A few months back, a friend described Toronto mayoral candidate David Soknacki as “the columnist’s favourite.” This, as I understood it then, was a polite way of saying Soknacki is the kind of guy people who are paid to pay attention to politics spend more time and energy on than the voting public is likely to.
And since Soknacki is currently polling within the margin of error of zero, right next to former TTC Chair Karen Stintz, it’s possible my friend was right. While his voter intention numbers stink, Soknacki can at least find consolation in the fact that his voter approval rating whips the tar out of either Rob or Doug Ford. But Soknacki keeps chugging along, releasing interesting policy ideas and raising the tenor of debate in a campaign that is always feared to be one return-from-rehab away from going off the rails.
Soknacki’s latest idea is for Toronto to stop using a substantial fraction of its most congested road space as a ridiculous giveaway to a handful of well-connected businesses. Or, as he put it last week, to phase out on-street parking on arterial streets in the downtown core and look at replacing them with bike or car lanes. This would solve one of the actual causes of congestion in Toronto’s core: people too lazy to find off-street parking, circling the block looking for a spot.
Soknacki could have proposed dynamic pricing, as has been successfully used in San Francisco, where the pilot saw a 30 percent decline in motorists wasting their time and others’ looking for empty spaces that weren’t there. But I’m just as happy to see someone question the basic premise of providing subsidized public space for cars in the middle of an expensive city.
We’ll apparently have to wait for more details on Soknacki’s congestion policy. Proposing to trade parking for bike lanes (or perhaps sidewalks?) is an important contribution, though, because currently, on-street parking in these places serves only two large constituencies—or, rather, actually serves one, and somehow convinces the other of same: the City itself profits handsomely from on-street parking spaces, while businesses situated immediately around them believe, incorrectly, that these spaces keep them afloat.
On some streets, even just removing parking for car traffic lanes would improve the flow of public transit, something we should generally be in favor of. The status quo amounts to taxing transit users their time to subsidize motorists, which seems perverse.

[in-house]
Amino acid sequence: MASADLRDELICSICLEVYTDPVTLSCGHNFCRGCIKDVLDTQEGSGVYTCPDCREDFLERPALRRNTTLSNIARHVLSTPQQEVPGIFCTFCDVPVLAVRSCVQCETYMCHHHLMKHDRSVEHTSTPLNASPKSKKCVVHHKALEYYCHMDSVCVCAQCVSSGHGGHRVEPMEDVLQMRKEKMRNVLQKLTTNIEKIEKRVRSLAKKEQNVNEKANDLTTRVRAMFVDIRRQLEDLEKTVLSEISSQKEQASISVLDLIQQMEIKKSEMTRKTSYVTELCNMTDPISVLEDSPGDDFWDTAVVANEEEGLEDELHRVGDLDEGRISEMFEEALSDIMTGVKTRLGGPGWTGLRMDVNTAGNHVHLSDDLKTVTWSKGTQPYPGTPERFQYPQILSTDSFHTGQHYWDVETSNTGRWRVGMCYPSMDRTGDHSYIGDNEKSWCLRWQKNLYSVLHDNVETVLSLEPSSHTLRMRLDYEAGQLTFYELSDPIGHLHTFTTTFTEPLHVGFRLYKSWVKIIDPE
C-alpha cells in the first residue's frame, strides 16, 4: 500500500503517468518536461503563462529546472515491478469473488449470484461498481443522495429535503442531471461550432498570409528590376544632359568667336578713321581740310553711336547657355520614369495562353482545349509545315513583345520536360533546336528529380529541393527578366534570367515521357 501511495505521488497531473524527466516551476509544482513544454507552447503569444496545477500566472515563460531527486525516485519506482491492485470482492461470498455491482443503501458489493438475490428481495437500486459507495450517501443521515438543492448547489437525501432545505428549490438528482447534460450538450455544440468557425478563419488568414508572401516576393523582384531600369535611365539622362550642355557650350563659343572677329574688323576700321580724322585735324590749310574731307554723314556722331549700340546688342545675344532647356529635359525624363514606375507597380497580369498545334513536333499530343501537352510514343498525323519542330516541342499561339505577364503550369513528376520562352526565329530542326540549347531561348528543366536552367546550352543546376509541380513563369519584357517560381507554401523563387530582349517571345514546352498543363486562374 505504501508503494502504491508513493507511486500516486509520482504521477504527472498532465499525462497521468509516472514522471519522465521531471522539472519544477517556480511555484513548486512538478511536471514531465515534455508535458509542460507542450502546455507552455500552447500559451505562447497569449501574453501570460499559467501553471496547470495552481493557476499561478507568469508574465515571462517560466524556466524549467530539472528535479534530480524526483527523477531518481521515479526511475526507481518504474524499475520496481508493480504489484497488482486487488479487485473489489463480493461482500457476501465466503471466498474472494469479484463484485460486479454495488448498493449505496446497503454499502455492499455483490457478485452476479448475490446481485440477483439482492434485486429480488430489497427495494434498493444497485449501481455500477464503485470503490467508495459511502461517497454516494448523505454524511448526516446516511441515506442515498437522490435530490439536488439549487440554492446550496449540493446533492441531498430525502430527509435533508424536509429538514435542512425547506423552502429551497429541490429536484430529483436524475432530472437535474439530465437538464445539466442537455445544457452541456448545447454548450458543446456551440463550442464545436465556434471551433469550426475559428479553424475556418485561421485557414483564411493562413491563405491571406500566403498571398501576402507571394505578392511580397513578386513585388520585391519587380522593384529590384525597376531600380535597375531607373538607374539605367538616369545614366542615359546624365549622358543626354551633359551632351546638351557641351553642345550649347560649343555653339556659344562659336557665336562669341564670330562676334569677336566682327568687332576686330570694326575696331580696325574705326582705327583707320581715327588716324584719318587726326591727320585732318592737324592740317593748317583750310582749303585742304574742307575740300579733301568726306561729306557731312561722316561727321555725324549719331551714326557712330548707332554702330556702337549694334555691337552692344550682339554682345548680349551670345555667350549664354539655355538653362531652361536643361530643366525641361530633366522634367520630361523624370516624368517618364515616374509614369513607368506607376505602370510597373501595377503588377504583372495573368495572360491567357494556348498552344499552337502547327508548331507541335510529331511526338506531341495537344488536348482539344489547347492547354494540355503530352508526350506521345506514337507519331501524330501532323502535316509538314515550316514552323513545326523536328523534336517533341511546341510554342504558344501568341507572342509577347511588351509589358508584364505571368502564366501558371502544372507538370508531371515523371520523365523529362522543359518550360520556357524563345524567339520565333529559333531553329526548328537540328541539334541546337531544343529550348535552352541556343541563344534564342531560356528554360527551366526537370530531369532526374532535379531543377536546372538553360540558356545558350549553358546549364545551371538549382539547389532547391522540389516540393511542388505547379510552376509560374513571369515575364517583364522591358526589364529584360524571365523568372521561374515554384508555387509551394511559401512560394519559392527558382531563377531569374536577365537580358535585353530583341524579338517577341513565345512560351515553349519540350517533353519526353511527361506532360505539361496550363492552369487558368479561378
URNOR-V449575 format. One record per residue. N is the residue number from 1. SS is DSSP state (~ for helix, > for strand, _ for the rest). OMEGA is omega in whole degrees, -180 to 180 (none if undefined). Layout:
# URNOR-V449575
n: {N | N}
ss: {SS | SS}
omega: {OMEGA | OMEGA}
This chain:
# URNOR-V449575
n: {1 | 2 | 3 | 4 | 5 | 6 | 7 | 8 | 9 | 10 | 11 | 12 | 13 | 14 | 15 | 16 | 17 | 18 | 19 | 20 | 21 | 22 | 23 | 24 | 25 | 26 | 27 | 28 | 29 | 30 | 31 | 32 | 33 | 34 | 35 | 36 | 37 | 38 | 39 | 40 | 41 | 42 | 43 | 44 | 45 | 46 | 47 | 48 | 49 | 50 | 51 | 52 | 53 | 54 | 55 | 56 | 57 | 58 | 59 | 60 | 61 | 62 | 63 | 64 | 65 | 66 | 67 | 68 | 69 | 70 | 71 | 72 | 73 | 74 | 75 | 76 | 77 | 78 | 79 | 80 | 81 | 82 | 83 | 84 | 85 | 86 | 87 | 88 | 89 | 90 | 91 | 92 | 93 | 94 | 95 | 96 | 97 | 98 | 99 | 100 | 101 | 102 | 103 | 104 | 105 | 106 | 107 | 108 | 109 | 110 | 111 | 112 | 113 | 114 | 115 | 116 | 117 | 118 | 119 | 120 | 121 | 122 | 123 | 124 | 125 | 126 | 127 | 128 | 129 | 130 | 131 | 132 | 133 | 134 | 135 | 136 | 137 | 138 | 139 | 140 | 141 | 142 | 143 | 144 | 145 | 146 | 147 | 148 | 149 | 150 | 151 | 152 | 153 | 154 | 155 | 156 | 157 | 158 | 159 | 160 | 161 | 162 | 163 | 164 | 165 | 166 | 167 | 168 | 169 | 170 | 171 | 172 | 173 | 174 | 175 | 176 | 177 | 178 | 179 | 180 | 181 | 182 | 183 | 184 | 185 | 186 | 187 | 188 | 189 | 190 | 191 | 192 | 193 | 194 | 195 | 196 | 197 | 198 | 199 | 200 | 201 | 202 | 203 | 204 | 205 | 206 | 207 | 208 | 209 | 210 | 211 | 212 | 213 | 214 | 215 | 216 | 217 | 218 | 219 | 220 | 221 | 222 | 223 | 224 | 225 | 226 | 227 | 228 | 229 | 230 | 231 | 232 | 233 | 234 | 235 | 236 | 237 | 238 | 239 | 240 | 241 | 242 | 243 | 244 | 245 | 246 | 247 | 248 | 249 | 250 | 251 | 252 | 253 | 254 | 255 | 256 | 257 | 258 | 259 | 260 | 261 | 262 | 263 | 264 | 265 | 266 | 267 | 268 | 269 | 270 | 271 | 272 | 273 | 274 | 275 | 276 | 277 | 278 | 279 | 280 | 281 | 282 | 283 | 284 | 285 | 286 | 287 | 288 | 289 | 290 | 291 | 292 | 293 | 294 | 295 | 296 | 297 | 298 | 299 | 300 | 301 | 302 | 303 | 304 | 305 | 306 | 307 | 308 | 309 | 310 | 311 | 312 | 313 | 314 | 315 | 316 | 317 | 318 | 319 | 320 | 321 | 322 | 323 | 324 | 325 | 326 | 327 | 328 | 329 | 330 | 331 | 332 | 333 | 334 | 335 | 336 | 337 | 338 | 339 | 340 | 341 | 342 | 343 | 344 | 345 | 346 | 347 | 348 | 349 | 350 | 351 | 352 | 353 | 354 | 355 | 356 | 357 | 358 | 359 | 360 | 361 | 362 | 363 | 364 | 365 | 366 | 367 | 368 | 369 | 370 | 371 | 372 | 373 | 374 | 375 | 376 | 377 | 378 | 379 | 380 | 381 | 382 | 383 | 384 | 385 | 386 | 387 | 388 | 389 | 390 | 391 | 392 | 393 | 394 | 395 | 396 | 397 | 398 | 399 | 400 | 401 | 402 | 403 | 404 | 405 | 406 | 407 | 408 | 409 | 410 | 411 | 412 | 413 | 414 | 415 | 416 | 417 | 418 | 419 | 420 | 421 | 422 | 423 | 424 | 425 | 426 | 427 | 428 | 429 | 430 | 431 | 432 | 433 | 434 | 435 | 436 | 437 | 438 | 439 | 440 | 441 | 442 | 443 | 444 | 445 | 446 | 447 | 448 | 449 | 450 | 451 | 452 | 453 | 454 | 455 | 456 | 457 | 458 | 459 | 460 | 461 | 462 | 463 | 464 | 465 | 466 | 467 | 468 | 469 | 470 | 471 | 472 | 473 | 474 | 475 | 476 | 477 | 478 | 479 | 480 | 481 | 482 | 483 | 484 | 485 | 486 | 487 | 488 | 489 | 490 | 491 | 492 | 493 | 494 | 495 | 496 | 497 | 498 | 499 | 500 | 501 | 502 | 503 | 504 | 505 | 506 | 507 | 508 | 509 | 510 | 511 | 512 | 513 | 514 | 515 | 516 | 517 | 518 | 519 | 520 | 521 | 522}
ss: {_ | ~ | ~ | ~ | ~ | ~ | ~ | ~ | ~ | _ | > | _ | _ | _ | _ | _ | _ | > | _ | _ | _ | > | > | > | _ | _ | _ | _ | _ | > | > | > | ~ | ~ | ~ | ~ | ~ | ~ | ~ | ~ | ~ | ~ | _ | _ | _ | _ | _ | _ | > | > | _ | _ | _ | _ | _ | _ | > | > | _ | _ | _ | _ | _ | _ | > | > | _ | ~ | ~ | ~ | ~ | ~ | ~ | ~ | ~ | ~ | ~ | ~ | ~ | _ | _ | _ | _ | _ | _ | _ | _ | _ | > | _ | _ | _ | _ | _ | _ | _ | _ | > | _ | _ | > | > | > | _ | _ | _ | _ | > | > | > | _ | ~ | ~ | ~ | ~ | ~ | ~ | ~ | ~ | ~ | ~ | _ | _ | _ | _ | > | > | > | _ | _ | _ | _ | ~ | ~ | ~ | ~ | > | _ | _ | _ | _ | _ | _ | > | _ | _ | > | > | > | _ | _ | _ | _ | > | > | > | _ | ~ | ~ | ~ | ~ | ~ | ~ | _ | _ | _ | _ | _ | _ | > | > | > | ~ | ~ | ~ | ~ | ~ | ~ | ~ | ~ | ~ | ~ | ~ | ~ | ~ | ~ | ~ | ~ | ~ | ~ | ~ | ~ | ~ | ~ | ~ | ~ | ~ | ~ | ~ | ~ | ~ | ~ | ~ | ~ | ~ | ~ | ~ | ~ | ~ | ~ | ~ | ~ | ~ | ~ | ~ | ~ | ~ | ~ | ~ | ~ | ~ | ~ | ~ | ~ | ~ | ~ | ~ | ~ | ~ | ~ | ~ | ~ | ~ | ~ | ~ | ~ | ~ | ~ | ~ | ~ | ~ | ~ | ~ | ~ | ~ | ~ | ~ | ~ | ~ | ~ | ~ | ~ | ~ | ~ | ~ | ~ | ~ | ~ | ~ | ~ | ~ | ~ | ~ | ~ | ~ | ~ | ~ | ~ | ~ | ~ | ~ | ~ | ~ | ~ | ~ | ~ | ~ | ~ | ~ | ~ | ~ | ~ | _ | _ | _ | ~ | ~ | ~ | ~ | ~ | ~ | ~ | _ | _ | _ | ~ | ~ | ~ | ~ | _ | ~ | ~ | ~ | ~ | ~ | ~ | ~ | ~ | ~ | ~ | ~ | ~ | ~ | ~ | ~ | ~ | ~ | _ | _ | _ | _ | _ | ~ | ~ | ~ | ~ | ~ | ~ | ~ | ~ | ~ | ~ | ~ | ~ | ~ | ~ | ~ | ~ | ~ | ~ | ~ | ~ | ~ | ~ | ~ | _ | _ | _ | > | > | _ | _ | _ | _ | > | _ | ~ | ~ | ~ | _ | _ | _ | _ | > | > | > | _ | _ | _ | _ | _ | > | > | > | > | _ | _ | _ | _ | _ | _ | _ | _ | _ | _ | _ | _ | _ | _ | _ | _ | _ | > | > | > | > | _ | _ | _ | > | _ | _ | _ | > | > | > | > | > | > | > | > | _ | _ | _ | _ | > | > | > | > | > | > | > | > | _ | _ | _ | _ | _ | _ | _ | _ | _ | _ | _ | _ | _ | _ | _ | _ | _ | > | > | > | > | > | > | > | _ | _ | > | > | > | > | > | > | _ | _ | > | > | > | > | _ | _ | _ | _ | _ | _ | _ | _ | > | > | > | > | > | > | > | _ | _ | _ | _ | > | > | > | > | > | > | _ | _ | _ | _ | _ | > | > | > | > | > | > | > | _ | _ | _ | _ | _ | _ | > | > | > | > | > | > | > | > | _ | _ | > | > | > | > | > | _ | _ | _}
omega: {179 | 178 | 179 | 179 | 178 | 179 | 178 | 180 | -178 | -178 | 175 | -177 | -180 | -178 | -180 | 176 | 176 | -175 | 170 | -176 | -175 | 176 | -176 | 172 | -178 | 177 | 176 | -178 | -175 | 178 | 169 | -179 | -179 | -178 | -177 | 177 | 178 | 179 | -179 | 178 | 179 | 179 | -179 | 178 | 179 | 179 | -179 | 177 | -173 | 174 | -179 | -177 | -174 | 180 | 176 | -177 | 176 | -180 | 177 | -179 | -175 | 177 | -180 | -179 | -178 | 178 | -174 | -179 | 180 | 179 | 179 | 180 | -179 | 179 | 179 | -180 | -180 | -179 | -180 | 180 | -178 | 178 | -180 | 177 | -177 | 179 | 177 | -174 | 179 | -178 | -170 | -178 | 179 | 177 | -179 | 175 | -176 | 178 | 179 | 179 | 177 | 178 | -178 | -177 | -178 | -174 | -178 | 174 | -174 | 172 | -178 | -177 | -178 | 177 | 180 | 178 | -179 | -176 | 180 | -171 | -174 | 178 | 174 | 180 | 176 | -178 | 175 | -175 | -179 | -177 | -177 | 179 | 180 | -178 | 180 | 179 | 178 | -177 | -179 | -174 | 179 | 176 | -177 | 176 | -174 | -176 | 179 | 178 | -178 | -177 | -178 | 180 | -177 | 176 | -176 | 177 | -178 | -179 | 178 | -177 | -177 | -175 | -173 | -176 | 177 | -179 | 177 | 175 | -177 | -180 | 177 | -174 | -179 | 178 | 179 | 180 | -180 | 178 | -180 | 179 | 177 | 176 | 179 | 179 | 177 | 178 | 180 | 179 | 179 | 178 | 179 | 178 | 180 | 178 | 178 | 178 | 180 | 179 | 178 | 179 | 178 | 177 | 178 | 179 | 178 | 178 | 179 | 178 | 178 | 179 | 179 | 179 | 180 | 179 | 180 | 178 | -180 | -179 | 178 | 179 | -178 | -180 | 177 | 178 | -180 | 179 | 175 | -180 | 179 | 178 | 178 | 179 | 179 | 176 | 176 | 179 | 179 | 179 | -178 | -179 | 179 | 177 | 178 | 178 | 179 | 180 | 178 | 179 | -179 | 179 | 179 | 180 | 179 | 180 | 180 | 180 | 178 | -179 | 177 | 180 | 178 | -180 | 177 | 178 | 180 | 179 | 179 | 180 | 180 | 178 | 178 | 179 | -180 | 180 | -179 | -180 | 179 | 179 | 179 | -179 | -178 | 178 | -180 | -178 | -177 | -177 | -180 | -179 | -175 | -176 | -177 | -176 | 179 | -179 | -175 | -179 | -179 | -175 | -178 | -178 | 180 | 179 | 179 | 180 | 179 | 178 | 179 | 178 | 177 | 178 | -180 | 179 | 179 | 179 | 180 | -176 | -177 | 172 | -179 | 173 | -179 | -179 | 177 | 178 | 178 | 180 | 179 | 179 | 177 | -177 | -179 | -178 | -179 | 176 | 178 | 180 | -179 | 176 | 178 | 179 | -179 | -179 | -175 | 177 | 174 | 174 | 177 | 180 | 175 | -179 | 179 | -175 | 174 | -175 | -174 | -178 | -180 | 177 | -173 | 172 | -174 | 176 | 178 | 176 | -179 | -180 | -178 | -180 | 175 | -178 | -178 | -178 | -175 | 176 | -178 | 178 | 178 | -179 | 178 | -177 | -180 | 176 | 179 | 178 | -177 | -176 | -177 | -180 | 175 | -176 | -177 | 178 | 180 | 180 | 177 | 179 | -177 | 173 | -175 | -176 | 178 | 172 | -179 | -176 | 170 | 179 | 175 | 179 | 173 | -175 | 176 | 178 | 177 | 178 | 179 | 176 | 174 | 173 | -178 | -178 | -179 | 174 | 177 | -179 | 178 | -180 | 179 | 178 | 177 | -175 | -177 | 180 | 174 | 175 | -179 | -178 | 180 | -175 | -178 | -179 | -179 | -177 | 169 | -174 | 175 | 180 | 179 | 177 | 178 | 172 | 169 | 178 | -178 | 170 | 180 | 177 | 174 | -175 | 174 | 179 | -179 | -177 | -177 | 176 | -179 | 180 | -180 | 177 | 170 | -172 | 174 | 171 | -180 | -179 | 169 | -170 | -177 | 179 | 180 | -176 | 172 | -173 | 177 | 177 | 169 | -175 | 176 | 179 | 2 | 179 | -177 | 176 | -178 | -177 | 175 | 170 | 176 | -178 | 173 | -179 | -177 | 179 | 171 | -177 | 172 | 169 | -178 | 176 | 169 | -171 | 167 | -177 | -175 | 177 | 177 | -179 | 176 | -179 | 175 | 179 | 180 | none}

Speaking of motorists: given that Soknacki is talking about a limited number of streets in less than three percent of the city, the number of actually-affected drivers is going to be tiny. The number of drivers outraged by any affront to their primacy in the city’s policies will be much larger. And 2010 shows they vote.
Which is not to say that moving people is the only thing that public rights-of-way can do. A sidewalk is for moving people too, but different users (human bodies, not the ton of steel so many like to wrap around them) means we can allow a bit more creative disorder. And increasingly, both businesses and developers are seeing walkable spaces as the next big thing, albeit not always for high-minded urbanist reasons: sometimes people just want to get hammered without having to worry about how they’ll get home from the bar.
Given that pedestrians and cyclists spend more in their local businesses than motorists (who, a-doy, find it easier to shop further afield), the notion of taking away on-street parking and handing it over to people who will make better use of it and spend their money in the area ought to be a win-win, even for business owners worried about customer traffic.
The problem Soknacki will face in whatever universe in which he happens to win October’s election is that some on the right in this town will fight the idea simply because they resent taking anything away from the automobile ever, and some on the left will fight it because they’re worried it will just be a Trojan horse for turning downtown streets into freeways. And some rare politicians will be both for and against the plan within a remarkably short period of time.
Which is a long way of saying: it almost certainly won’t happen. But that doesn’t make it a bad idea. It just means we aren’t ready to think hard about how we use extremely scarce urban space. Eventually, we’ll either learn to make those hard choices, or they’ll be taken from us.